Sunday, June 21, 2020
Q&A with Daphne Geismar
Daphne Geismar is the author of the new book Invisible Years: A Family's Collected Account of Separation and Survival during the Holocaust in the Netherlands. She also produces and designs books on art and history, and she teaches book design at the University of Connecticut.
Q: Why did you decide to write this book about your family history during the Holocaust?
A: In 2006, I discovered a treasure trove of letters, diaries, memoirs, and documents, from two generations of my family, about their experiences during of the German Occupation in the Netherlands. Their combined voices allowed me—for the first time—to really comprehend the evil and horror of the persecution.
At the same time, I saw how one person can make a difference as I learned about the resistance workers who risked their lives to help.
Most of my career has been spent designing books, so turning this archive into a narrative that is connected to photographs, artifacts, timelines, and history briefs was a natural way for me to share this important history with others.
Q: How much did you know about your family history as you were growing up?
A: My parents, like many survivors, didn’t talk about this history until about 50 years later. I was a young adult before they started sharing the outlines of their own experiences.
In 2006, I visited the Breeplein Church in Rotterdam where my maternal grandparents, Chaim and Fifi de Zoete, were hidden in an attic for two years. Until then, I didn’t know anything about my grandparents' experiences. After the church visit, my mother opened the "Holocaust drawer,” which was packed with my family history.
Q: How did you research the book, and did you learn anything that especially surprised you?
A: The biggest surprise was the discovery of a memoir that my paternal grandfather, Erwin Geismar, wrote while in hiding. My father never spoke about his father; I knew nothing about Erwin as a person or about his circumstances during the Holocaust, other than that he was murdered in Auschwitz.
In his 49-page memoir, discovered in the Holocaust drawer, Erwin tells, in great detail, about the German occupation, about his work helping German-Jewish refugees, and about his concern for his family.
Nine years after finding the memoir, I found the name of the woman who hid Erwin—Erika Heymann. I tracked down Erika's son, who told me about the informant who turned in Erwin, Erika, and others hiding in the apartment, and about their arrest.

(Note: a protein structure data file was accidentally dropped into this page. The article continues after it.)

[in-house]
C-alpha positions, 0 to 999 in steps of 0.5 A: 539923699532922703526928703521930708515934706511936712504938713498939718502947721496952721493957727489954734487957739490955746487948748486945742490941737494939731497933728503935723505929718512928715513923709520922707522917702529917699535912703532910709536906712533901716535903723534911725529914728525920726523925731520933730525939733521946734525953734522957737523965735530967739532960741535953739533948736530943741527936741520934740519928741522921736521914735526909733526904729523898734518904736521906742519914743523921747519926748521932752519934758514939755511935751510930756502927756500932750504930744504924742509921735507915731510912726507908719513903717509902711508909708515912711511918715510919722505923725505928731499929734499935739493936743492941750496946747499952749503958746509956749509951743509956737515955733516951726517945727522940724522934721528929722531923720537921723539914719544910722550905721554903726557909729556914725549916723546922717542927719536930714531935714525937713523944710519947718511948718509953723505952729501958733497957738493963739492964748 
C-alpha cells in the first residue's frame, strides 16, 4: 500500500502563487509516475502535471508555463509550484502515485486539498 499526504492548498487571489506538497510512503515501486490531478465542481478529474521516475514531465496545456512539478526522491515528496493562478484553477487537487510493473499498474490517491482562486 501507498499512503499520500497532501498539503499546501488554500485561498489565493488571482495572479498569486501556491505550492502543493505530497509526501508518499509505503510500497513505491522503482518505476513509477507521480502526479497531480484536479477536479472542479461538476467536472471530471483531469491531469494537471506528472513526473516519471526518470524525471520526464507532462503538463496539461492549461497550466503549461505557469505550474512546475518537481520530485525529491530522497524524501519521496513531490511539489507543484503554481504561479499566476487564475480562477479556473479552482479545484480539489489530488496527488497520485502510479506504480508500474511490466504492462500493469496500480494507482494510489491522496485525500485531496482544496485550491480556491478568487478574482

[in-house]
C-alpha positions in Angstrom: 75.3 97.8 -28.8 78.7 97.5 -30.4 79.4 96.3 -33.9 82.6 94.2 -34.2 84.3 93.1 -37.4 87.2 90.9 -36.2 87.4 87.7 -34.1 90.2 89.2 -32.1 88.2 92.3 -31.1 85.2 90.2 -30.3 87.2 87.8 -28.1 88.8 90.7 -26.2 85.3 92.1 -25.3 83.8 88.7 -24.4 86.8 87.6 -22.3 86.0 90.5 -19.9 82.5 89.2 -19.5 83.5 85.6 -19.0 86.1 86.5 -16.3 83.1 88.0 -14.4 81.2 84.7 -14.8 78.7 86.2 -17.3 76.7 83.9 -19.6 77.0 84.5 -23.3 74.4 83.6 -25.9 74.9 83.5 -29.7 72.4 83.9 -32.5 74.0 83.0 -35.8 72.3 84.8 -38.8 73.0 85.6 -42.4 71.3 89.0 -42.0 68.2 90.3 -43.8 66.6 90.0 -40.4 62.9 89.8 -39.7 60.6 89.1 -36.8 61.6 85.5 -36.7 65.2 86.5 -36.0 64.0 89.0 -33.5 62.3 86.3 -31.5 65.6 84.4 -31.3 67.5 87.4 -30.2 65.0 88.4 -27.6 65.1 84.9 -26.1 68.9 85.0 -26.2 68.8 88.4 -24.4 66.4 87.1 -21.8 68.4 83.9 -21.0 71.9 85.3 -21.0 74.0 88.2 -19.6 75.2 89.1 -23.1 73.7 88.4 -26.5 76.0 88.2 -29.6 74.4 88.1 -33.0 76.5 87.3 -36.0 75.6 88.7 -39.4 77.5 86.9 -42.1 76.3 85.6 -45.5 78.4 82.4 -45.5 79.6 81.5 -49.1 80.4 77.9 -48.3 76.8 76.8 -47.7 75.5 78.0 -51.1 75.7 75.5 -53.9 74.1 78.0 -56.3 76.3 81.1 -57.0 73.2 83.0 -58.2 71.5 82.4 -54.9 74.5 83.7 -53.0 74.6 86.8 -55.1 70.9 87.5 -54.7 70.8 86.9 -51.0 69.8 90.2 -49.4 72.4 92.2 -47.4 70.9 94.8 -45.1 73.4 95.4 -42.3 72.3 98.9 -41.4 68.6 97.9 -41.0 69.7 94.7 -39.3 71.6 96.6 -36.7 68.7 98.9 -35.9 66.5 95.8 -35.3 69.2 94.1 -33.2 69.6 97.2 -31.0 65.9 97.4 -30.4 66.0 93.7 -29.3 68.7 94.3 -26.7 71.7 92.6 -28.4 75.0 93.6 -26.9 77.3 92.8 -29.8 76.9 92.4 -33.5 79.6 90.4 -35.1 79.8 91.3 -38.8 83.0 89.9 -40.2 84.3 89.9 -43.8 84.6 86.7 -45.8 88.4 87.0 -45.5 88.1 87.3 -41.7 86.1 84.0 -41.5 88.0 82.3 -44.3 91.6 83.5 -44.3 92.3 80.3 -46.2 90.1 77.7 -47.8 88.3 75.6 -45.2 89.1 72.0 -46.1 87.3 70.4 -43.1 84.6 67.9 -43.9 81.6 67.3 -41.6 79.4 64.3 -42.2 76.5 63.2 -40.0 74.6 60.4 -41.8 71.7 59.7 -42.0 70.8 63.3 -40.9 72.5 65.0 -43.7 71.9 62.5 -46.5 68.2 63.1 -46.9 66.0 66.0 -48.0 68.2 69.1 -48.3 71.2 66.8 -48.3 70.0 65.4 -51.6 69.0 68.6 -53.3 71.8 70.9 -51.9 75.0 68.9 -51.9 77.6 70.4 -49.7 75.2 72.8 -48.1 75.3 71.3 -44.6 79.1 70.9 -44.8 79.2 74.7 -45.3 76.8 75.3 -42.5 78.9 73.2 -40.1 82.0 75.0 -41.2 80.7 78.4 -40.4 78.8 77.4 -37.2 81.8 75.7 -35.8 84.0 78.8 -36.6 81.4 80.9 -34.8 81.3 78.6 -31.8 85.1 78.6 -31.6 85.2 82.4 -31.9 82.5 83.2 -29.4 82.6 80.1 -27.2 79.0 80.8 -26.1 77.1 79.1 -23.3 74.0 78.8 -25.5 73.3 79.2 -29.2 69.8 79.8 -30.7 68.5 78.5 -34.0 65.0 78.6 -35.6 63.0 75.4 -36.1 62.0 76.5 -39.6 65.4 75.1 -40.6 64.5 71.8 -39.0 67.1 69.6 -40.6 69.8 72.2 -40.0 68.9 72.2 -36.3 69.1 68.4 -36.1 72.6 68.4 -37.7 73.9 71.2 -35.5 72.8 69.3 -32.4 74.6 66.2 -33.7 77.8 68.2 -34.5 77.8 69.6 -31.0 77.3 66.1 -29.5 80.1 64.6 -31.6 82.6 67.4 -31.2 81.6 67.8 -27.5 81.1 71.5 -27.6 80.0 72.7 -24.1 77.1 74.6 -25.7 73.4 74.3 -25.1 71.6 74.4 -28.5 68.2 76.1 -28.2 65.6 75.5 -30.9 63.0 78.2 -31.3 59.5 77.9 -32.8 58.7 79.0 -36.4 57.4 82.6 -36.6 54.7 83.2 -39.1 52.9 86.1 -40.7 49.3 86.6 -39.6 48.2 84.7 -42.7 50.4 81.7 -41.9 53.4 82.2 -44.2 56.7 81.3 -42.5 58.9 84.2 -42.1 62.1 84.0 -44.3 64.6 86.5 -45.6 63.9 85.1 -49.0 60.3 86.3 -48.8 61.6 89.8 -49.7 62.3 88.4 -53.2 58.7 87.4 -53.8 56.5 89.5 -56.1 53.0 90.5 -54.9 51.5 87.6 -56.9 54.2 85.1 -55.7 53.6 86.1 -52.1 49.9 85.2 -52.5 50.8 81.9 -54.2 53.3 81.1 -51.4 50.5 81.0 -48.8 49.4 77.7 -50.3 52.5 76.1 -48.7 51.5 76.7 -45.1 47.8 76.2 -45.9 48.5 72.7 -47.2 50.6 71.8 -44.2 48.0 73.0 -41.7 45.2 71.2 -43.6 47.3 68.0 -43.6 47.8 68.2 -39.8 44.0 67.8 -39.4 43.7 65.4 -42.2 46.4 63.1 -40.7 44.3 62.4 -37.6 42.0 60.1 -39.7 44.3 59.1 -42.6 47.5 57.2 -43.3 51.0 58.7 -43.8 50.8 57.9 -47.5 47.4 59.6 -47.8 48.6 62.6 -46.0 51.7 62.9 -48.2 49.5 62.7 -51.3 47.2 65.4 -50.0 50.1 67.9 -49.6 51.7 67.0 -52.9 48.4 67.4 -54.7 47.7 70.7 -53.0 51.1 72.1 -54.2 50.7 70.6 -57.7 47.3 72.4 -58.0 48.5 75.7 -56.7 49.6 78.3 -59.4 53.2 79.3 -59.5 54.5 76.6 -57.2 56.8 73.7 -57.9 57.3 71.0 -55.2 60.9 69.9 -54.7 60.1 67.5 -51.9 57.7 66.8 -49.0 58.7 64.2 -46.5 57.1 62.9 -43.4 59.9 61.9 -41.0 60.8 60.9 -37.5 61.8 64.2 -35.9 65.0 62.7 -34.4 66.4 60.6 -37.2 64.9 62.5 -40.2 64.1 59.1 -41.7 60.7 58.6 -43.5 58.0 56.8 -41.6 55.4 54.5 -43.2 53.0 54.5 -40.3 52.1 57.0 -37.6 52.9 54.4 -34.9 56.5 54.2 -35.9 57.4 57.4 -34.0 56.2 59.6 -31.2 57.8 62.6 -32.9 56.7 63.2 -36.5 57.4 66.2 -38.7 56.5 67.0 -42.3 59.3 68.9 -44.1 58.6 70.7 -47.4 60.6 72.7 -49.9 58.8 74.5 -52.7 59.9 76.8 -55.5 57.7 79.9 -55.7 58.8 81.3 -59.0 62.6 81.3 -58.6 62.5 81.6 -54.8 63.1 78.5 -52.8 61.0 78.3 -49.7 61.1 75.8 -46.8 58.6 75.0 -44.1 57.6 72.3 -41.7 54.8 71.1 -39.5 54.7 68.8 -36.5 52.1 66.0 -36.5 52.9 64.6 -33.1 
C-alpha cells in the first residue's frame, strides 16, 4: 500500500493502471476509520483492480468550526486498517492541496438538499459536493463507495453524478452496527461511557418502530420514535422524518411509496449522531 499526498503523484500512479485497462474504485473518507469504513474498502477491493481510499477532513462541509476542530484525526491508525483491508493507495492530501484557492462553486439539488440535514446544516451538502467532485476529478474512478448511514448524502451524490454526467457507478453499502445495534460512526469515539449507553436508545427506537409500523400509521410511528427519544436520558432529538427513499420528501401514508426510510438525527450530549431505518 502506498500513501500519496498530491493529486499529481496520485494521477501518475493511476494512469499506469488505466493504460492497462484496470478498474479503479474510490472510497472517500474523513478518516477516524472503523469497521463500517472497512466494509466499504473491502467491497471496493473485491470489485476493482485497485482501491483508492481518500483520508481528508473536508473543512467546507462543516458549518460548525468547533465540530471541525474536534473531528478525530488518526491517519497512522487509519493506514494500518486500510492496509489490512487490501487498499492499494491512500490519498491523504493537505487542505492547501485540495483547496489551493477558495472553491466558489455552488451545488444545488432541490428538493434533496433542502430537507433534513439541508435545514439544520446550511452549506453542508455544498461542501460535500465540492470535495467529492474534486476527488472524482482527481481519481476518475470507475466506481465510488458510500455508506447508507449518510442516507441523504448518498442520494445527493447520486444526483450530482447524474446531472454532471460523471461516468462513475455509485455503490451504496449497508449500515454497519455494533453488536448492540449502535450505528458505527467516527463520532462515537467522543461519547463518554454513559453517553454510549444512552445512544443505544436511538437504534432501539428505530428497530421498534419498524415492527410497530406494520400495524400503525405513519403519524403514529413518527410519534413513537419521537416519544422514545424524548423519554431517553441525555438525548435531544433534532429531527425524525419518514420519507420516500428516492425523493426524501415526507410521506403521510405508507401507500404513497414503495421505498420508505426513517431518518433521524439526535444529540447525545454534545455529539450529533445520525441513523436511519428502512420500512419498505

The first thing I had to do was manage the translations of my grandparents' writings from Dutch and German. When I could read their texts, I became curious about the historical references in their writings so I read books about the German occupation in the Netherlands.
When one piece of information was revealed, it often led to additional discoveries as I learned what to ask and where to find things.
I travelled to Israel and the Netherlands to pick up letters Chaim had written to Yad Vashem to commemorate those who had helped his family, to talk with a man who hid with my mother when they were children, and to meet the families of those who saved my family members.
Q: You wrote in a recent essay for the History News Network, "An extraordinary cache of letters and documents from [my parents'] ordeal reveal experiences of isolation, fear and uncertainty that, although incomparable, have particular resonance today." What do you hope readers take away from the book?
A: This quote is from an article about the similarities—and extreme differences—between my family members’ experiences in hiding and the isolation we are experiencing today due to COVID-19.
There are echoes: not knowing when it will end; anxiety over gaps in education and the fragility of life; guilt about who dies and who survives; and worry for those who are isolating with people who will harm them, as was the case with my aunt Judith, whose “rescuers” repeatedly assaulted her.
A virus doesn’t discriminate, but policies and people do. I hope that my family member’s accounts will help readers understand what it is like for each person who is treated unjustly as part of a persecuted mass.
Their experiences show how ordinary people were turned into an invented enemy—persecuted in their own country, not welcome in other countries, stripped of their rights, and even murdered. Their encounters reveal the danger of unlimited authority, racism, and cruelty inflicted by one person on another.
At the same time, the resistance workers who risked their lives to help friends and strangers show us how one person can make a difference by having the courage to act, resisting what is not right, and seeing every person as fully human.
Q: What are you working on now?
A: I’m in the very early stages of developing ideas for a companion curriculum for Invisible Years that can be used in schools and museums. And I continue to plan, design, and produce books for art museums.
I just finished a book on Gerhard Richter for The Met; one project I’m currently working on is a catalogue raisonné of Arthur Dove’s work to be distributed by Yale University Press.
Q: Anything else we should know?
A: Since Invisible Years launched a few weeks ago, the letters that have been coming in confirm my hopes for readers’ experiences.
Readers feel as though my family members are right there, talking to them; they appreciate the history that provides context for the personal stories; and they feel the book is relevant today given the rise of authoritarian leaders and racism in the world.
In addition to the interwoven voices that make up the narrative, the book includes 63 beautiful photographs and artifacts accompanied by captions and quotes, section introductions, timelines, and 64 history briefs. People are reading the book in different ways; the structure makes it accessible to a wide audience.
--Interview with Deborah Kalb